(Host) This year on Town Meeting Day, Brandon voters will decide whether to approve a nearly $3 million bond to pay for upgrades to Route 7.
Local officials call it a good investment for the town.
But critics say the proposed changes to Route 7 fall short and they worry that two years of construction will hurt downtown businesses.
VPR’s Nina Keck has more.
(Keck) Louis Pattis walks out the front door of the Brandon Inn – a local landmark he owns that stands across from the town green on busy Route 7.
(Sound of a door opens to outside)
(Pattis) “The trucks are certainly an issue here and big noise with the heavy trucks. And it will only increase it won’t go down. Over the years they say the traffic volume will increase on Route 7 and it will be a problem whatever we do here.”
(Keck) Pattis says plans to shift Route 7 to the far side of the town green would help the situation. He says he’ll vote yes on the bond since it’ll provide the necessary local funding for the project.
(Pattis) “For us it’s clear cut. We always had problems operating this business with the noise right outside the inn and what would you want but to move the traffic away from your business if it hurts your business.”
(Keck) Town Manger Keith Arlund says money raised by the $2.75 million bond will actually be used in three different ways. He says $750,000 will cover Brandon’s portion of the Route 7 upgrades. Arlund says the town’s lucky and only has to pay for 5% of the project. Usually, he says the local portion is 10%. State and federal funding will cover the rest. Arlund says $225,000 will be used to pay off a highway project completed last year. The rest, he says will be used like an advance – to get a jump start on long overdue infrastructure repairs.
(Arlund) “With the rising costs of petroleum products – that affects everything we do, everything we buy, especially asphalt paving. So the idea is if we can advance some other infrastructure work on town highways, sidewalks, bridges, we can get ahead of that inflationary curve and get more value for our dollar, than wait seven, eight, nine years to do one road at a time.”
(Keck) But Brian Fillieo a long time Brandon resident and former Selectmen, says he’ll vote no on the bond. He says that while the infrastructure repairs make good financial sense, he doesn’t like the proposed changes to Route 7. He says local leaders were wrong to combine the projects in a single bond vote.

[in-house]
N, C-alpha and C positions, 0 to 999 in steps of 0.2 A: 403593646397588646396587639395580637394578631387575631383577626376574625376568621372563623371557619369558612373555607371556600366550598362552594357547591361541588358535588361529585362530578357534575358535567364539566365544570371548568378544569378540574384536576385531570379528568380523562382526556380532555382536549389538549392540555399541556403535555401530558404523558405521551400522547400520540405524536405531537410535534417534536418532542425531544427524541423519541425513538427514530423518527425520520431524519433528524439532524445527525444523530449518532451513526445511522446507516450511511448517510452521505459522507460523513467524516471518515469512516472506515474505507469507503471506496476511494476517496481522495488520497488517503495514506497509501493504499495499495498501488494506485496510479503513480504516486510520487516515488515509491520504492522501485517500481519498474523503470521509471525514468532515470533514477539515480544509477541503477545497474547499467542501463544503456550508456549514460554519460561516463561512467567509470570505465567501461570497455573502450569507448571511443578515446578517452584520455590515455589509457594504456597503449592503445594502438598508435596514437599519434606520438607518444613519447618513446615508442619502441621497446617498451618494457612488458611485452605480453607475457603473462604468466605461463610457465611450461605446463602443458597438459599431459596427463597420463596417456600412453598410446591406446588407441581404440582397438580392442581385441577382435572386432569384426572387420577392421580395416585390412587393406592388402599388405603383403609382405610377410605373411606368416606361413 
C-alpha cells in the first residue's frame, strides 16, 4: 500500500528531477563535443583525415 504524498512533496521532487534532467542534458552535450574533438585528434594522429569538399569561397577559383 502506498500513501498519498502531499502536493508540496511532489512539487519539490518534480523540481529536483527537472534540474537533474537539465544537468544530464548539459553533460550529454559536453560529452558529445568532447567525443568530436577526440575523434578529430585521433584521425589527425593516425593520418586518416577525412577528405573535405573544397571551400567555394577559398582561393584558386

(Fillieo) “I would have let the public vote on two separate bonds. Because the select board was split on supporting the current design of Route 7 and I think the town is split on it, so they face losing the whole two million dollar bond.”
(Keck) Fillieo says moving Route 7 and adding two stoplights will ruin the village’s historic charm as well as cut into the town green. He says a proposal to create a roundabout was too quickly dismissed by local officials. He and others in town also worry about the effects of prolonged construction on downtown businesses. But Brandon Inn owner Louis Pattis says the new design will work well. And while merchants may be temporarily inconvenienced, he believes the town’s future’s at stake.
(Pattis) “My concern is for the long run. We have to look down the road. It’s not for the short run. The solutions will hopefully be so much better than what we have right now.”
(Keck) Town Manager Keith Arlund says if the bond goes through and all permits are approved, construction on route seven could begin in 2008. Local infrastructure repairs would begin even sooner. If the bond is voted down, he says Route 7 upgrades would likely be put on hold until local funding can be found. He says the town might also have to pay back state money that’s already been invested in the project.
For Vermont Public Radio, I’m Nina Keck in Brandon.